I failed to get my news in on time last week and so I am starting early so as not to let time slip on me. It is a beautiful weekend although a little bit chilly but the sun is shining and the leaves are turning all colors and it is a good day to give praise and say thank you, Lord, for your bountiful blessings.
Karen came Thursday bringing lunch to share with me. It was a good time and Jo came Wednesday to watch a show I had taped. Charlie came while she was here and brought cucumbers, tomatoes and apples which I shared with Jo and sent some to Nicole and Ashley.
The bomb scare at school reminds us that our world gets smaller and smaller and it makes us feel insecure as the bad things intrude. I like to escape at such a time to a place in our not too distant past when things seemed simpler and values were definite. We may be forced to live in the present but our hearts remain true to the past.
I always have requests to write of the good ole days. The younsters think good ole days is a misnomer. I’ve wondered about those who read my items (supposedly news) and how many can relate to those days of old. But I am often complimented by young or middle aged who tell me they like for me to write of things of long ago so I must conclude that the younger generation (many of them) like hearing of the ways when their grandmothers grew up.
So I’ll keep writing from time to time of those good old days as I knew them. One reason being that I enjoy going there and another is that maybe if I write and someone remembers it the past will not be forgotten and I hope some will find contentment for a brief time in our fast paced and sometimes scary world.
So I’ll conclude my news, which is scarce, with a trip back in time to a few days spent with Mom and Ma near Little Creek at Ma’s house.
Even the every drop of water had to be drawn from the well via rope and pulley, Ma (and Mom) were fanatic about cleanliness. On a bench by the kitchen door was a zinc wash pan beside a bucket of water with a dipper along with a cake of homemade lye soap. Barefoot kids were made to wash up thoroughly before entering to eat, which was the only time really that kids were inside, weather permitting.
You can guess that wash day was a big event. If I try I can transport myself back in time to a day with loved ones working and playing together and a whole day washing and drying clothes and “together” being the operative work because we enjoyed one another always on Little Creek.
But in bad weather or winter time, everything was done inside with the wood burning stove doing most of the work. In my mother’s and grandmother’s eyes, clothes were not clean unless they were thoroughly cooked and scrubbed and hung in the fresh clean air to dry. Often they froze dry. Now in good weather, the laundry operation moved outside. The water was put to boil in a big black kettle on tripods. Mom and Ma collaborated to wash both families dirty clothes and we all helped draw water because everything went through three or four kettles (2-4 hot soapy, one hot rinse and one tub of cold water with bluing.) Sometimes we had rain water caught from off the roof into large barrels. We loved this soft water for shampoos.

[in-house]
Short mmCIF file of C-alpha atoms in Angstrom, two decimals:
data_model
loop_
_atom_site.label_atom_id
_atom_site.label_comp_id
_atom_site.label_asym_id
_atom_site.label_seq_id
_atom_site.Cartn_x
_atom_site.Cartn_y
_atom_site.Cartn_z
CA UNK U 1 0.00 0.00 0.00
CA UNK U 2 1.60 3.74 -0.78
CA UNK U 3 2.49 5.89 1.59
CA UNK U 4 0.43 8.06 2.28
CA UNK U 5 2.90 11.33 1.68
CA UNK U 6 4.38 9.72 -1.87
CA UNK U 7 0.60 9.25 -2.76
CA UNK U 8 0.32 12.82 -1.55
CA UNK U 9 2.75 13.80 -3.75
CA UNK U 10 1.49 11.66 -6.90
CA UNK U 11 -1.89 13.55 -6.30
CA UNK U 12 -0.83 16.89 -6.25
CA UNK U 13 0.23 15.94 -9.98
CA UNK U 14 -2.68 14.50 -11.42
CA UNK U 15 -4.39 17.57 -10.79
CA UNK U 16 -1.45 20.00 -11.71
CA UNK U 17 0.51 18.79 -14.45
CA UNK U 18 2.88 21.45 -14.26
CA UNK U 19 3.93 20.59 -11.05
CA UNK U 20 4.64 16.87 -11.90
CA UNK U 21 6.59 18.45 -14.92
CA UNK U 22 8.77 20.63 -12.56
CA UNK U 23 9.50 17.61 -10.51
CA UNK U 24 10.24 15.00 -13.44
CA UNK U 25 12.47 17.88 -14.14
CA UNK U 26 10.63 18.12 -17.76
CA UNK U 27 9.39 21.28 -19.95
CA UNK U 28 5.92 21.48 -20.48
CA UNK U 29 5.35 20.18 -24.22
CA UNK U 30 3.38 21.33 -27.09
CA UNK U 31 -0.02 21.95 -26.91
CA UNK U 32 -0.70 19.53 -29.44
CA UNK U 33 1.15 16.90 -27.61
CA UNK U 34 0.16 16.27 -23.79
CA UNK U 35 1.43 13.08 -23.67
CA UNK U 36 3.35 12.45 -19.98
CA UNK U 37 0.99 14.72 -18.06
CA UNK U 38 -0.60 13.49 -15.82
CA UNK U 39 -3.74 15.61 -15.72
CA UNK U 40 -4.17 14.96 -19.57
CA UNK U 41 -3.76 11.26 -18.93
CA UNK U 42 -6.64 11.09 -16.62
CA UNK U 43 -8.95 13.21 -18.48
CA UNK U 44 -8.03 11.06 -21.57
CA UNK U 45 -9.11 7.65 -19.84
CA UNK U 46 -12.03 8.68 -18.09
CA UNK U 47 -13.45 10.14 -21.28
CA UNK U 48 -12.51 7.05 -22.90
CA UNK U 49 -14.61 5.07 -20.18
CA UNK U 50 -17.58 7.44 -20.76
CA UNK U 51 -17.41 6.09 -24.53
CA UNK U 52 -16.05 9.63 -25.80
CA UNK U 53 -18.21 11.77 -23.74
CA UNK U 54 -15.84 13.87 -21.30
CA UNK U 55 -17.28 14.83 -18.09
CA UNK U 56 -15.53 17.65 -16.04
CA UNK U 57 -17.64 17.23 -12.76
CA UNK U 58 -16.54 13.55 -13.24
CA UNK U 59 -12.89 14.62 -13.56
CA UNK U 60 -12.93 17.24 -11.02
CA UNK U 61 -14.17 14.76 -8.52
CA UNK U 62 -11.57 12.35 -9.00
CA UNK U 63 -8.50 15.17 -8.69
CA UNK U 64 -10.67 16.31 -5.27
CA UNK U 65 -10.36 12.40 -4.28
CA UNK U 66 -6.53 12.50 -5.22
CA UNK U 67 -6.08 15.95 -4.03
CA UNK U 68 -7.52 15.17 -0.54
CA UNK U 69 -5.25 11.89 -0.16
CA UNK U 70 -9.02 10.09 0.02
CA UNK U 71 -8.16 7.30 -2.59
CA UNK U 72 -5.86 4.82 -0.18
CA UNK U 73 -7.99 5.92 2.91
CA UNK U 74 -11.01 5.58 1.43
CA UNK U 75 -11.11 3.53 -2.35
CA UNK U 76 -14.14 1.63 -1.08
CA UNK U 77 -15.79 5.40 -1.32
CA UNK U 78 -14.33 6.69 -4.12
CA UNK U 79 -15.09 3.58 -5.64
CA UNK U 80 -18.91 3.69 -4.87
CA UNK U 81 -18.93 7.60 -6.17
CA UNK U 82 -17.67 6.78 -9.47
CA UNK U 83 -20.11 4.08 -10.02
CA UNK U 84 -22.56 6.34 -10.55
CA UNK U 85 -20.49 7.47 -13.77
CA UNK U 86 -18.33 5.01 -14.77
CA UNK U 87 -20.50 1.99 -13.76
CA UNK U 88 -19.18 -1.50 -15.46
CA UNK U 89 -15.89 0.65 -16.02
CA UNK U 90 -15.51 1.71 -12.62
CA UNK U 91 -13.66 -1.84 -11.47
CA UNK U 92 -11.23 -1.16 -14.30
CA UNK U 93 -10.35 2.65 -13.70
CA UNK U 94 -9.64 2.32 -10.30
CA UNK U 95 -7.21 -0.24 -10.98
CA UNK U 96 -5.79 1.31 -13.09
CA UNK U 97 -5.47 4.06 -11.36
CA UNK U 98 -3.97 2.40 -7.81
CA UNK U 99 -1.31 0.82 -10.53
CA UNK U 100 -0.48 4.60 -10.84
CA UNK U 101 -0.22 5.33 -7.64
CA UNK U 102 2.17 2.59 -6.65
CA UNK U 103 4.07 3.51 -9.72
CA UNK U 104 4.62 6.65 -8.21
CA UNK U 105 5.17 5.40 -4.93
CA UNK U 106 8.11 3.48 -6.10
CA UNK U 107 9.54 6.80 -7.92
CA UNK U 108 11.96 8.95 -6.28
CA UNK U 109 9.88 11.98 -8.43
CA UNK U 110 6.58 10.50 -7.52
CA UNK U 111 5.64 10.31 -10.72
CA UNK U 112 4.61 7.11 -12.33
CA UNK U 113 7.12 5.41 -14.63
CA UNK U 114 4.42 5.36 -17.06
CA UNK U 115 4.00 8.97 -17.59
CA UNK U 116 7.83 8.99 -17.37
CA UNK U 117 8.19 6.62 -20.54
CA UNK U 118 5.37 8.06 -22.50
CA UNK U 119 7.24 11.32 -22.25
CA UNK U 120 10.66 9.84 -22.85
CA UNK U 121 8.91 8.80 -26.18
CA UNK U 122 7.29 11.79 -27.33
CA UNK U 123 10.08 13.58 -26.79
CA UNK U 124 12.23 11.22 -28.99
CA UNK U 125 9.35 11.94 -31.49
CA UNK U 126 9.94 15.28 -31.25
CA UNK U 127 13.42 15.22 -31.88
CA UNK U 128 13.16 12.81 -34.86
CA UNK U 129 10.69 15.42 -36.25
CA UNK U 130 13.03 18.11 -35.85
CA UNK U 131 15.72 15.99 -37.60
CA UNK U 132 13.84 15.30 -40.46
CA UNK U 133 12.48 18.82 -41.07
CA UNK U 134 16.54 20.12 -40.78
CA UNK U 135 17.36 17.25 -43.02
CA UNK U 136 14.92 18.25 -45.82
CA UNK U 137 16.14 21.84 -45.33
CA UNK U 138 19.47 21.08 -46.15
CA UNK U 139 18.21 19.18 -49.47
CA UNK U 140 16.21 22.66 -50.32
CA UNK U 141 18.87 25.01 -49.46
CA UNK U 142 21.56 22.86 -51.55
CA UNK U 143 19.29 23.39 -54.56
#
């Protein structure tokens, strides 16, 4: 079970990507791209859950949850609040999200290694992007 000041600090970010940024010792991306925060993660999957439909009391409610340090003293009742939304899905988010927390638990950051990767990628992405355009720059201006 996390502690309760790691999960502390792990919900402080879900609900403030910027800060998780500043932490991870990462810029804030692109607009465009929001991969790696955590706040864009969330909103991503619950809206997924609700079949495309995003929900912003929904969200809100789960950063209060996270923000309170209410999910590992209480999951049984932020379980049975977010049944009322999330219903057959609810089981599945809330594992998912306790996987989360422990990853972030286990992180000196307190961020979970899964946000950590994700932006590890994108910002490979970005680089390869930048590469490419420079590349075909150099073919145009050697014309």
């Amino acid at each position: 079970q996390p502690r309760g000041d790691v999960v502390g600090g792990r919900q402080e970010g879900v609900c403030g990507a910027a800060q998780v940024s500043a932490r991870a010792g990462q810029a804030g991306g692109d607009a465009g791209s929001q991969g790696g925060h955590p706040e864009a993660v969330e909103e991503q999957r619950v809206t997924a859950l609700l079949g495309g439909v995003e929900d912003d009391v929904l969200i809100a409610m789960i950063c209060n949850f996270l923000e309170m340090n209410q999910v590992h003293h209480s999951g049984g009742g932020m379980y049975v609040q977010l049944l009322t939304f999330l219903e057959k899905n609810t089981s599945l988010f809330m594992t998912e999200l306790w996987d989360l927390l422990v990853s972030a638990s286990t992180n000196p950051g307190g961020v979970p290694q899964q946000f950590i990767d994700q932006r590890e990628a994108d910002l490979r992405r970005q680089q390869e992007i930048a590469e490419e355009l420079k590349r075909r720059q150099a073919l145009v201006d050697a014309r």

The wash day started at day light. By noon, several lines of pasturized clothing was flapping in the breeze. Anything that came to just the right stage of dampness was snatched from the line, rolled into a ball and left in a wicker basket for ironing the next day and everything was ironed.
Not even quilts were spared from the boiling water and lye soap. Once a year this magical day rolled around and all bedding was washed down on the creek bank. The perfect day at the end of summer was carefully chosen so as to be no rainfall and we all adjourned to the creek just below Ma’s house. Daddy gathered wood for the fire having transported the kettle and got the water boiling because these quilts had a year’s worth of germs to boil out. He also helped lift the quilts out of the hot water and into the creek for rinsing. It took two people (or more) to wring out a quilt because they were super heavy, being that the inner workings were often toe-sacks or heavy blankets. Then they were hung on the fences to dry. We had picnic food and played in the water all day. I could never understand why the grown-ups didn’t enjoy the day so much. And fall days were perfect but rapidly coming to an end.
You younger readers may have no idea what I’ve been talking about. And, as members of another generation you’ve yet to create your own memorable moments and I would wish for you to have made them together with family and friends. (No better times and we call them “the gold ‘ole days”.)
Nostalgia and personal observations often rule my pen to the neglect of newsworthy items, so I’ll get on with some news that happened in the middle of my reminiscing. My step-daughter Tracy with her father Charlie came for a vey enjoyable time together. Tracy is always “at home” when she gets here and she is a very unpretencious common sense girl. She was so sorry to have missed our chili cook-off in memory of our son Kasey. She enjoyed the pictures and write up in the Gainesville paper.
I don’t believe I wrote any thing in our county paper but the event was well attended and enjoyed immensely with an estimated 80 people to eat chili and all the accompaniments around the rim fires to chase away the cold. Thank you all for coming and we’ll see you all next year “the Lord willing and the creeks don’t rise.”
And I’ll conclude with a little “gem” I read on Facebook – “Statistics show that criminals commit less crime after they’ve been shot.” Those of us who agree that the courts are too lenient can find this almost right.